Barbara manning has such a gorgeous voice -- cool as a popsicle, transparent as a whisper of chiffon -- that her general creepiness might throw you for a loop. She sounds like such a nice girl -- would it kill her to try a sweet, simple love song now and then? But anyone who's familiar with Manning's two previous solo albums, or her work with her band S.F. Seals, knows that her greatest charm is her ability to make even the creepiest ballad sound something like a sweet, simple love song. She has a way of adding weight and heft to the stark beauty of her voice by giving us multiple layers of meaning to swim through. And unlike gloomsters like Nick Cave, Manning doesn't distance herself from the misery of the characters in her songs -- she collapses that distance, moving right in like a zoom lens to show us what makes these people tick.
The centerpiece of her new solo LP "1212" is a song cycle about an arsonist that switches from the point of view of a young firebug to that of his numbed, befuddled mother and back again, finally ending with the kid's suicide. It's a miserable subject for a 19-minute chunk of any record, but by its end, Manning's drawn you so deep into the story that you'd never dream of flinching from it.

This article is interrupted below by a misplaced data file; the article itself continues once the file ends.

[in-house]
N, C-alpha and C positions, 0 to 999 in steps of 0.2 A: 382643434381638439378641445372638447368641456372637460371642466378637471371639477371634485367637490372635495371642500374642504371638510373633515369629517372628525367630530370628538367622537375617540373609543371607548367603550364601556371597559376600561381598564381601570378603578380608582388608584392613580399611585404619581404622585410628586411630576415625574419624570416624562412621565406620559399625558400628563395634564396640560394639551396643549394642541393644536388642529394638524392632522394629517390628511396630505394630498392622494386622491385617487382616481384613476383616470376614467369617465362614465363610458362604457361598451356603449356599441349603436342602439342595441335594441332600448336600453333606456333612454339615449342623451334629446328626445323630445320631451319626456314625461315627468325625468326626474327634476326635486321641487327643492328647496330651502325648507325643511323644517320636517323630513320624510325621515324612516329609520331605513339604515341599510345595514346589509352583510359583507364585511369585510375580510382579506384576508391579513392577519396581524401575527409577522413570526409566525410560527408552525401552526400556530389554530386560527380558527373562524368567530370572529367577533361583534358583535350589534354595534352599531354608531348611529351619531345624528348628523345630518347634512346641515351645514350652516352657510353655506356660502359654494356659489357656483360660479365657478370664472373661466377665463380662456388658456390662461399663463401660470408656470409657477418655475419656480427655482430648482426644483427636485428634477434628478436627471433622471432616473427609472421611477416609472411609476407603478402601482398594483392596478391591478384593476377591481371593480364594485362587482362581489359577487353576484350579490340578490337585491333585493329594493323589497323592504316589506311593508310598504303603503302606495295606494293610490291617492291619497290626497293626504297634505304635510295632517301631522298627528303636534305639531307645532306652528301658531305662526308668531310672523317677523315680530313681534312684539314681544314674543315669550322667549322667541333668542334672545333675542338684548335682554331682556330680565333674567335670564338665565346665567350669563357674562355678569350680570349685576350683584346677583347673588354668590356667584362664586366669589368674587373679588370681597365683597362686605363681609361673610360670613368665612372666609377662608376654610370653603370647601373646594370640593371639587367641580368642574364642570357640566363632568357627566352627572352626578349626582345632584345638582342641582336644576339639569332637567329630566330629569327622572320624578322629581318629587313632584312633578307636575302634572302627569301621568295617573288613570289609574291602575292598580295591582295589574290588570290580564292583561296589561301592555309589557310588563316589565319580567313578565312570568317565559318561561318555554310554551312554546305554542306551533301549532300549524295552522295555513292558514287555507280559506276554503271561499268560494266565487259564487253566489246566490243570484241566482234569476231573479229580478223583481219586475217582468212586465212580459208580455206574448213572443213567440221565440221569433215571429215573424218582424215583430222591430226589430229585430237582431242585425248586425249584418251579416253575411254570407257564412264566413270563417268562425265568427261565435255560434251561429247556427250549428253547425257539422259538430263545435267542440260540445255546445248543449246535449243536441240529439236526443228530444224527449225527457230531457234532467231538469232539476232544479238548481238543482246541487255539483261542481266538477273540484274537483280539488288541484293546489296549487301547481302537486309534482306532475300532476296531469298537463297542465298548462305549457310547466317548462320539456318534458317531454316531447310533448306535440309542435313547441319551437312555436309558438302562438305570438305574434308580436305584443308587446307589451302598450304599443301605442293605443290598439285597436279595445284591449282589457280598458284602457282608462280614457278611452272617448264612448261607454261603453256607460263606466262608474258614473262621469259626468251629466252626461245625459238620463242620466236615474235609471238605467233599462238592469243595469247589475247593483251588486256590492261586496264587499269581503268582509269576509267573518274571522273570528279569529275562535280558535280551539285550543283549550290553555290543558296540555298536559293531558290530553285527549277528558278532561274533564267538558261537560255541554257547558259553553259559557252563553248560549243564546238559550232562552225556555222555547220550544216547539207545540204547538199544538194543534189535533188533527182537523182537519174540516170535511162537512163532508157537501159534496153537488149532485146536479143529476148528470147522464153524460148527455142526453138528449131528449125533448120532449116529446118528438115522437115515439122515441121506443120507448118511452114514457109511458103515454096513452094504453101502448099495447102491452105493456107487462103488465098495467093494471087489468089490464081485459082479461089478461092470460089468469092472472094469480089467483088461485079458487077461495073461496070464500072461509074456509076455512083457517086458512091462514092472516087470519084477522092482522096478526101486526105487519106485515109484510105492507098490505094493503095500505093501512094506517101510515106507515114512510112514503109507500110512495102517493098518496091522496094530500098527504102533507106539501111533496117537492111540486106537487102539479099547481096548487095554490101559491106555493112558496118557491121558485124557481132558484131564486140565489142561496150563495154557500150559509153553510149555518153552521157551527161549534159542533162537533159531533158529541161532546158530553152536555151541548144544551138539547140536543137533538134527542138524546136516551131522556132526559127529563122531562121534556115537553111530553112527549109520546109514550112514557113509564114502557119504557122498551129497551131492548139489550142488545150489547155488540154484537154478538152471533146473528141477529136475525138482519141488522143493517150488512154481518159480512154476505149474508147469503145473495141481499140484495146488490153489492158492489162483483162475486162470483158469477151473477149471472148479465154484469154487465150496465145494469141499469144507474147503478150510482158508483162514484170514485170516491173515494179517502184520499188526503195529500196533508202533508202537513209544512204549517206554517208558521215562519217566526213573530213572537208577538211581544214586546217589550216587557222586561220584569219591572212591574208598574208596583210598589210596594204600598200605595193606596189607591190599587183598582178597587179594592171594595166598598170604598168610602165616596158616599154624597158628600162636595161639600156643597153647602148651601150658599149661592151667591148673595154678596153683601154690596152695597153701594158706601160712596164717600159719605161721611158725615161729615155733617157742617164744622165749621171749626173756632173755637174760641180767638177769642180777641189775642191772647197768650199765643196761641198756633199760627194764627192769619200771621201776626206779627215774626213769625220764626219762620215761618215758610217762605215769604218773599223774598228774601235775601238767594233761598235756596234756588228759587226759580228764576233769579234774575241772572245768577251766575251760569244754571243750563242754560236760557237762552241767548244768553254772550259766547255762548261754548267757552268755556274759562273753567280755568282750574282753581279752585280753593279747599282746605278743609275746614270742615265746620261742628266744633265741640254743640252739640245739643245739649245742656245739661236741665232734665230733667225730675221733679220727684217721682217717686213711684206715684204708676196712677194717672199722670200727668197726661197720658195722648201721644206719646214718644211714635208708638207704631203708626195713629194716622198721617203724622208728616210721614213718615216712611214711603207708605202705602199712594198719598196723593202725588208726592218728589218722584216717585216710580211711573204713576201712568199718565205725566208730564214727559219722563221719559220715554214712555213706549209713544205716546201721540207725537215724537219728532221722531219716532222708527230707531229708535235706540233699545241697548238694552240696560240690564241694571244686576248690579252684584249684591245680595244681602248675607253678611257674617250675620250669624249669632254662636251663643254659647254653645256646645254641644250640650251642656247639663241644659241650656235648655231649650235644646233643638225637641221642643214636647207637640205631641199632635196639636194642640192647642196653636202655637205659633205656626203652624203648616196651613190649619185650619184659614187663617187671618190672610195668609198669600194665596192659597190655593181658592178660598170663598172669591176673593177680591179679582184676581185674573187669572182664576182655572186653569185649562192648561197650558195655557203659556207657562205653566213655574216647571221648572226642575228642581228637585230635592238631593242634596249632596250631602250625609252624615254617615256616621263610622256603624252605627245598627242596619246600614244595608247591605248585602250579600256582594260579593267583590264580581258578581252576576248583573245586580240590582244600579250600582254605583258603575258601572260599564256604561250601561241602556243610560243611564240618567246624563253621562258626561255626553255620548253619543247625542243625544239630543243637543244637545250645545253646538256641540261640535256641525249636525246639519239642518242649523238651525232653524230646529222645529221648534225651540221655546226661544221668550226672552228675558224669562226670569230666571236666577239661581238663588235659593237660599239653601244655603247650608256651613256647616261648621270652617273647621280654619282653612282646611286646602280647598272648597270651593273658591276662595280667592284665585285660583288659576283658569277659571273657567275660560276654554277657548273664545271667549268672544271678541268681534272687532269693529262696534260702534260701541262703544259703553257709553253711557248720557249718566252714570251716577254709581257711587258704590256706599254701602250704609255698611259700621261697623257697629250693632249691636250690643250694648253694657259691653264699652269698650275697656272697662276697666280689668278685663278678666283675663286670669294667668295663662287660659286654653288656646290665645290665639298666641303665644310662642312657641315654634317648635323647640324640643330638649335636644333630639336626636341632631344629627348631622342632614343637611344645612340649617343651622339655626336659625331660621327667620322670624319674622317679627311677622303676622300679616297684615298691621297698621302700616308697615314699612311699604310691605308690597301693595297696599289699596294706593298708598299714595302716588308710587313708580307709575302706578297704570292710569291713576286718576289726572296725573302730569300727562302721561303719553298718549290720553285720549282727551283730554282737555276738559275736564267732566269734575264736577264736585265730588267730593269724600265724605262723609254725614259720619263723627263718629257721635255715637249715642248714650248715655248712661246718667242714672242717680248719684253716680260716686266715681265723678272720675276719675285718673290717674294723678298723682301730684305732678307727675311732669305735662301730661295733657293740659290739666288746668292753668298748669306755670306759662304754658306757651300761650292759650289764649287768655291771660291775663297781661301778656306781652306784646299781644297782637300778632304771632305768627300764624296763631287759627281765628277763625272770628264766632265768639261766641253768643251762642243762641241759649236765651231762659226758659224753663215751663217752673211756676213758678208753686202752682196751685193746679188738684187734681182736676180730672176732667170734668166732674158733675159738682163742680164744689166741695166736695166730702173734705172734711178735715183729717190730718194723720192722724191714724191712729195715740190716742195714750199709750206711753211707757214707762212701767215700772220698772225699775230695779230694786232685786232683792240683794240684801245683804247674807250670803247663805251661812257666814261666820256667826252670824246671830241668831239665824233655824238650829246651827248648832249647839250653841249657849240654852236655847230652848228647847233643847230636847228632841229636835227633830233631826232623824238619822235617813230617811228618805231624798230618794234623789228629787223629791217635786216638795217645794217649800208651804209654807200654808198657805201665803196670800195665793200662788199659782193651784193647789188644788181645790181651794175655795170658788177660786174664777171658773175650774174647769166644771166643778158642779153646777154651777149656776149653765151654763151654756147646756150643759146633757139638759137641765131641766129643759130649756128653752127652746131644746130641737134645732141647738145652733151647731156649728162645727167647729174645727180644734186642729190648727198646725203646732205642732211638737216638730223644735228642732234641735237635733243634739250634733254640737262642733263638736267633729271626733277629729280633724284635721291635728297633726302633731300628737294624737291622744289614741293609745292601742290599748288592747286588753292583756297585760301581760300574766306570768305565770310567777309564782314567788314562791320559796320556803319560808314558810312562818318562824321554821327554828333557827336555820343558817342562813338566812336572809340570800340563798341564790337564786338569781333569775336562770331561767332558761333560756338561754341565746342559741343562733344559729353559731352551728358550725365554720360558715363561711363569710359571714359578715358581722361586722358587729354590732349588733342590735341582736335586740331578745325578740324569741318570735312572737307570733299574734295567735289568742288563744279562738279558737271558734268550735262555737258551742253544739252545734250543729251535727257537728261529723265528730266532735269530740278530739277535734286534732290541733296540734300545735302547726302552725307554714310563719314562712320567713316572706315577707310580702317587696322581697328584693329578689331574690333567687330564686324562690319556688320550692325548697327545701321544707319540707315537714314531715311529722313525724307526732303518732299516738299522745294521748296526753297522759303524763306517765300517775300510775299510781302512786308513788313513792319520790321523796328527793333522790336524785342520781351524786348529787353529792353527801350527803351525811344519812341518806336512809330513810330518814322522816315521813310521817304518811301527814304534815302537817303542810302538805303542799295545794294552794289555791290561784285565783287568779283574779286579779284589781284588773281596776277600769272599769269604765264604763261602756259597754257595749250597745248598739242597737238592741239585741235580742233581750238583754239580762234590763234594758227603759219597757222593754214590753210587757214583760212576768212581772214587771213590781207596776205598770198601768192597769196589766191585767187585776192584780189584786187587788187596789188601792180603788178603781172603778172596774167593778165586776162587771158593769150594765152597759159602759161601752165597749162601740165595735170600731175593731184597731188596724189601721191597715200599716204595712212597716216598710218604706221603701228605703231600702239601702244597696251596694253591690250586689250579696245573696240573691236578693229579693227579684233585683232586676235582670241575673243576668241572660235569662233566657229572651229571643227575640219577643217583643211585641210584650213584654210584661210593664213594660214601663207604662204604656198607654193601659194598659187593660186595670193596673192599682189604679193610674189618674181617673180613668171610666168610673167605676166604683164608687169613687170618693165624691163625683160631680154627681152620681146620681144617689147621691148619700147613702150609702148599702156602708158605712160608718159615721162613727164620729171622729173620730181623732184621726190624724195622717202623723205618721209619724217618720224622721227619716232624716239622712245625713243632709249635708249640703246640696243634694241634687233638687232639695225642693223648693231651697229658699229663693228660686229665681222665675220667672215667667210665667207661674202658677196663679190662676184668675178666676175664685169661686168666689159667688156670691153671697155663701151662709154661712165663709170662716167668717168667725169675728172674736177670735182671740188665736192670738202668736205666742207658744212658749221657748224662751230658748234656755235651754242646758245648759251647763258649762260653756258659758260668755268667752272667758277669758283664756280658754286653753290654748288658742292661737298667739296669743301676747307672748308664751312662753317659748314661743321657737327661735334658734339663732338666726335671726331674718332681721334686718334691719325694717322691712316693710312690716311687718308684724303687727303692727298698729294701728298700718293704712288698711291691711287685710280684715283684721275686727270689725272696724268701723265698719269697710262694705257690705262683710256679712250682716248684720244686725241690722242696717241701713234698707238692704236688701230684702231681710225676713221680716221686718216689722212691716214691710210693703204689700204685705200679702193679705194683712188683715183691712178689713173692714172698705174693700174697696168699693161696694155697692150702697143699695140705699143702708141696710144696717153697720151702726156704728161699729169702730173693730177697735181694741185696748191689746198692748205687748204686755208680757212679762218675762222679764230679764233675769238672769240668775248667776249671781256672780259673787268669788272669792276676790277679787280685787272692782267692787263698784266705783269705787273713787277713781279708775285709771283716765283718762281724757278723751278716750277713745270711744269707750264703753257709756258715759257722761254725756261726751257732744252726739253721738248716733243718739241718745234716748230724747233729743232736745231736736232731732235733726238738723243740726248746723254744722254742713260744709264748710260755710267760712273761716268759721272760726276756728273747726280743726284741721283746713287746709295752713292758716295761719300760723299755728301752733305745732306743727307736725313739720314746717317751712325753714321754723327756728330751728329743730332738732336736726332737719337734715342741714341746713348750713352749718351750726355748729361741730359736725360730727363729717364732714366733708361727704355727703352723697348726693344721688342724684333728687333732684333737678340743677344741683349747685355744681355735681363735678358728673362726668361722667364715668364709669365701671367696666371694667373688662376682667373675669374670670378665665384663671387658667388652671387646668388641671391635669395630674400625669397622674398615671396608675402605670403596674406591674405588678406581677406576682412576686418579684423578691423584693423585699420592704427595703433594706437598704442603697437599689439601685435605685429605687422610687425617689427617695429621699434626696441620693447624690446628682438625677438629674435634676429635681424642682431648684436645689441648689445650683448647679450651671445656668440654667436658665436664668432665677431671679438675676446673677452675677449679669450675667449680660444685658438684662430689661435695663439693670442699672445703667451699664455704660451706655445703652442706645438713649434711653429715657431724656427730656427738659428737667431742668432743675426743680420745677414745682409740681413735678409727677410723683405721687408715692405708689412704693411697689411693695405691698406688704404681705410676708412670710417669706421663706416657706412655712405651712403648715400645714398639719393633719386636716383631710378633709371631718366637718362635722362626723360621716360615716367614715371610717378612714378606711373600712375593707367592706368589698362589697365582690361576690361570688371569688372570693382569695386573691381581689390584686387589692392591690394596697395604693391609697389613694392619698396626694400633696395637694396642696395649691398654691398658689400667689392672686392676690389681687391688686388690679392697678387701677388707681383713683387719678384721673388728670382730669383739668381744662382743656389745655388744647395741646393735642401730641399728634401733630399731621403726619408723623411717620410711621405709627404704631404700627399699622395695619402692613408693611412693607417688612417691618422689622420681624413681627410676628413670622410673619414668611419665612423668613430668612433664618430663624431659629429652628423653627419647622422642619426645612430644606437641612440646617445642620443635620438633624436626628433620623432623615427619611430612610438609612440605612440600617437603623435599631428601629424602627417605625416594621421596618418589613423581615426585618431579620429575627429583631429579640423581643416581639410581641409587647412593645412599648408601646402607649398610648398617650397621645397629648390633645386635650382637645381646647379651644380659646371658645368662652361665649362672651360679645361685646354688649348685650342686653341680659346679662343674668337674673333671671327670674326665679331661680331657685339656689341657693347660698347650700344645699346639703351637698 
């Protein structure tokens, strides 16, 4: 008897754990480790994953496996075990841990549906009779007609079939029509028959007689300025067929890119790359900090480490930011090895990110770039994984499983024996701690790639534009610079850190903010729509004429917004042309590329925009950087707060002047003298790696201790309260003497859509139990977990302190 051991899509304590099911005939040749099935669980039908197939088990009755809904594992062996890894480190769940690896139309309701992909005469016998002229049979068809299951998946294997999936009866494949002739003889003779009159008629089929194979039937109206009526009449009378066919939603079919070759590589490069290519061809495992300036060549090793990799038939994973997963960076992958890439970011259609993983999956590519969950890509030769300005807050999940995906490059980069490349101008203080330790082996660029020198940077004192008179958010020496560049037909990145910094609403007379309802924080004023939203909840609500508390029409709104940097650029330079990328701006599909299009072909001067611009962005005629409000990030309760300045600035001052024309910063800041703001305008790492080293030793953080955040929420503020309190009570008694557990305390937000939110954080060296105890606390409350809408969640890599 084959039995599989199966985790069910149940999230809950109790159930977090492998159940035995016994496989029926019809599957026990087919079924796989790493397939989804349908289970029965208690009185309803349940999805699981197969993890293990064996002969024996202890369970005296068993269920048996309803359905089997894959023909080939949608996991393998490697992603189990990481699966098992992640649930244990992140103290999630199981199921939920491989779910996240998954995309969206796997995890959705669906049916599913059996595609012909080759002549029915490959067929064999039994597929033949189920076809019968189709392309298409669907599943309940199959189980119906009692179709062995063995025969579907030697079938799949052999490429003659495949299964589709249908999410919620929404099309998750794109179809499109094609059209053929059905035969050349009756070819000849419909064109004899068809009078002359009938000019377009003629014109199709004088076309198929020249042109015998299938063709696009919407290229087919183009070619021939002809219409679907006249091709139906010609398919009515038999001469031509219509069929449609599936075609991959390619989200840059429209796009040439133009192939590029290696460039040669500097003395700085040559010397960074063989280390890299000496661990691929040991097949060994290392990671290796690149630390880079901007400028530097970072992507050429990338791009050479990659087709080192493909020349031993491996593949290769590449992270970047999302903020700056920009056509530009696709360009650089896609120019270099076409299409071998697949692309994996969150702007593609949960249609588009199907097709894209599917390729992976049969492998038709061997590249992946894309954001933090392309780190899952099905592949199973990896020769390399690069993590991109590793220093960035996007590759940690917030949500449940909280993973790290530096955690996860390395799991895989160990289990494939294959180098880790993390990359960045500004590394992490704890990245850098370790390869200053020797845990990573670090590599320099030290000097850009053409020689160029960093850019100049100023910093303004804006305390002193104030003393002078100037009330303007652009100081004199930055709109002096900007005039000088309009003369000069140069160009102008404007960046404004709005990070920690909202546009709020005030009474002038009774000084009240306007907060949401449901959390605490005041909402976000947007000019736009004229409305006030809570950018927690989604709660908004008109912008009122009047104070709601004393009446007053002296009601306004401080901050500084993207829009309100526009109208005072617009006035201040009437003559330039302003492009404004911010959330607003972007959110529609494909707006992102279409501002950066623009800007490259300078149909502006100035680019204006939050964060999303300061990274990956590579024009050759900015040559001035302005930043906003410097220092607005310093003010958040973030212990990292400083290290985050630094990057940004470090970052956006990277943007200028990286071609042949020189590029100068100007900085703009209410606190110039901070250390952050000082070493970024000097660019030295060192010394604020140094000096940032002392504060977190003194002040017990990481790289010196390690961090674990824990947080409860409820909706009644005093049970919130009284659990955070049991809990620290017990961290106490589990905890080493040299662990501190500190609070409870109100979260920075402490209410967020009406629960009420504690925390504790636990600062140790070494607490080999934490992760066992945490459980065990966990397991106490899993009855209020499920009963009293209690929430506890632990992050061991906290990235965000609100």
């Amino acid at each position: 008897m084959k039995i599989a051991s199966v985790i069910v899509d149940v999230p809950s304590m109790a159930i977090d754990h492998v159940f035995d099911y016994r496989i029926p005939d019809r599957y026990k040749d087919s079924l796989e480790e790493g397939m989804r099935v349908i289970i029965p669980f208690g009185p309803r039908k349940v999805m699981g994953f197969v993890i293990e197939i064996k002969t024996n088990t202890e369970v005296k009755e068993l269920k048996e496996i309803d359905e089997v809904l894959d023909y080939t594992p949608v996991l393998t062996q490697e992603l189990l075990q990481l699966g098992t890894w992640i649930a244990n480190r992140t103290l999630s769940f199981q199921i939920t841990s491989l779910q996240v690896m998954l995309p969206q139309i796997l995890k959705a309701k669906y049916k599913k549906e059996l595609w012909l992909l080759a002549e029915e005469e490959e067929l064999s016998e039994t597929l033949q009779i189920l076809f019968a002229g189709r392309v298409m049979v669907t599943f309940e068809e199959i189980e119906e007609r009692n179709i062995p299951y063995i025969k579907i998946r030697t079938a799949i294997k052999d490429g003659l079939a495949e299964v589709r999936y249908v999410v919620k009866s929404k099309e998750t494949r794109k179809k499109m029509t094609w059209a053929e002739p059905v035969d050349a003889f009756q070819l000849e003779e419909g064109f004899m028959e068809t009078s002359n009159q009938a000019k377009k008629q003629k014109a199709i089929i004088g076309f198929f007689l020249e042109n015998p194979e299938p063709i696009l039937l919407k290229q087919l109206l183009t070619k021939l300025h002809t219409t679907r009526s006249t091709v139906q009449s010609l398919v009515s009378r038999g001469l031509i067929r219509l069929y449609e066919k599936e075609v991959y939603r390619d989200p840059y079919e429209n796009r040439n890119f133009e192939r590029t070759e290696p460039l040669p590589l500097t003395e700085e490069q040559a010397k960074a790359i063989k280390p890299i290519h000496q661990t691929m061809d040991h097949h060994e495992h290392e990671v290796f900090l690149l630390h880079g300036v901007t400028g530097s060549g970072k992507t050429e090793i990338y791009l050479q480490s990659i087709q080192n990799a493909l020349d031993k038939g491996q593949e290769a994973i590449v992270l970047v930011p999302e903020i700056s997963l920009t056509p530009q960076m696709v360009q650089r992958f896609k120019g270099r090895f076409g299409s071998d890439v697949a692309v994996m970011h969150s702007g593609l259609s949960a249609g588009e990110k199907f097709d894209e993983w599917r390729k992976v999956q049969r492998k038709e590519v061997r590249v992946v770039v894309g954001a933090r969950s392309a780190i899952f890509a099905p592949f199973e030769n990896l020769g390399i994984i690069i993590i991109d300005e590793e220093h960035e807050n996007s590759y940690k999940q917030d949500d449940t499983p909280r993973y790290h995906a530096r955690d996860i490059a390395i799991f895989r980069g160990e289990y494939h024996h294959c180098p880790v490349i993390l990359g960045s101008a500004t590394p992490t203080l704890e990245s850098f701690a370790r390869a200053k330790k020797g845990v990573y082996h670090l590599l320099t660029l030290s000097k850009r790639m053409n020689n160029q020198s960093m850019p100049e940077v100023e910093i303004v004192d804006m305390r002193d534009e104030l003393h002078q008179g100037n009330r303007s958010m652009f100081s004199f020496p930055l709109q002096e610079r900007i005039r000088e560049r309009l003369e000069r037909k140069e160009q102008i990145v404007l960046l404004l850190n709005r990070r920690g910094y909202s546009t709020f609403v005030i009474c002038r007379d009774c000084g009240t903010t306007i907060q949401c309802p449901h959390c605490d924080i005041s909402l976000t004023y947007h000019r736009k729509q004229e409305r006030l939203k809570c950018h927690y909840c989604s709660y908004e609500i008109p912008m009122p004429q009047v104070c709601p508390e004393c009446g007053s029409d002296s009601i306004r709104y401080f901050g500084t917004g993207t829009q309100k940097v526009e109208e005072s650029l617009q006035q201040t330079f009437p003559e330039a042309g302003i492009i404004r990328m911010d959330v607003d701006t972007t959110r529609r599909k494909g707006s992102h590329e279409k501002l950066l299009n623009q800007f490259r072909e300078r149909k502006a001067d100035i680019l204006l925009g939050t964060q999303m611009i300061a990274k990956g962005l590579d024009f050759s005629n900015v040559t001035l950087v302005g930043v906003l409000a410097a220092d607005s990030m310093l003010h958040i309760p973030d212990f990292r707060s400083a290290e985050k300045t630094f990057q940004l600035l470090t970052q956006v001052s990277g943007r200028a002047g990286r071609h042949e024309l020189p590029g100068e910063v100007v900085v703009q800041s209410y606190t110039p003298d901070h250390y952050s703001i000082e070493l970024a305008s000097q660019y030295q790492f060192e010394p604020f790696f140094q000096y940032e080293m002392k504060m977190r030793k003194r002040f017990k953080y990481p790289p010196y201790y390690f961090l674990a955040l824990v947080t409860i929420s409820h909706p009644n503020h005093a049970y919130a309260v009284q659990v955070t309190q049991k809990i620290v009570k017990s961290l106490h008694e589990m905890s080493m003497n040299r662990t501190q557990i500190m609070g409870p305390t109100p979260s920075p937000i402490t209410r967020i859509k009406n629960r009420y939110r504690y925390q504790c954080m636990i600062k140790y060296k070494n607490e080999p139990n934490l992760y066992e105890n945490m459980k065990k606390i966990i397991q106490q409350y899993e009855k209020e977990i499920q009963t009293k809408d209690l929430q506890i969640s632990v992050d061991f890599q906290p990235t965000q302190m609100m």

"The best thing you could do is not come to my rescue," she sings on "Trapped and Drowning," the last song of the cycle. The melody floats along on a shimmering, buzzing bed of guitars, like Ophelia on her barge; toward the end, tentative trumpet trills expand into broad ruffles of sound, like a magician's paper flowers that bloom right in front of your eyes. Compassion seeps through the cracks in "Trapped and Drowning," though Manning never lets it go soft.
Supported by drummer Joey Burns and bassist John Convertino (both from Tucson's Calexico), Manning covers lots of troubled territory on "1212," including a reading of Richard Thompson's "End of the Rainbow" ("There's nothing at the end of the rainbow/There's nothing to grow up for anymore") that's as sorrowful as a snowdrift, and a grim, only mildly comical cover of Tom Lehrer's "Rickity Tikity Tin," in which a young girl murders her whole family one by one. The arrangements are simple and inventive, matching accordion, mariachi trumpets and lots of strings with surefooted drumming and hazy, mournful guitars.
Of the original numbers here, the ballad "Isn't Lonely Lovely?" is the standout. "Your number's forgotten, nobody calls/Isn't lonely lovely? ... It's a fine life, really," Manning sings, gently but not dispassionately, as if she hasn't yet decided whether it's more fun to sink into despair or groove on it. "You wanted to be alone, now you
are," she continues, her words set against a majestic, echoing landscape, like a picture postcard scrawled tentatively with the words "Wish you were here." Misery loves company -- and on "1212," in her own inimitable way, all Manning's asking for is a good cuddle.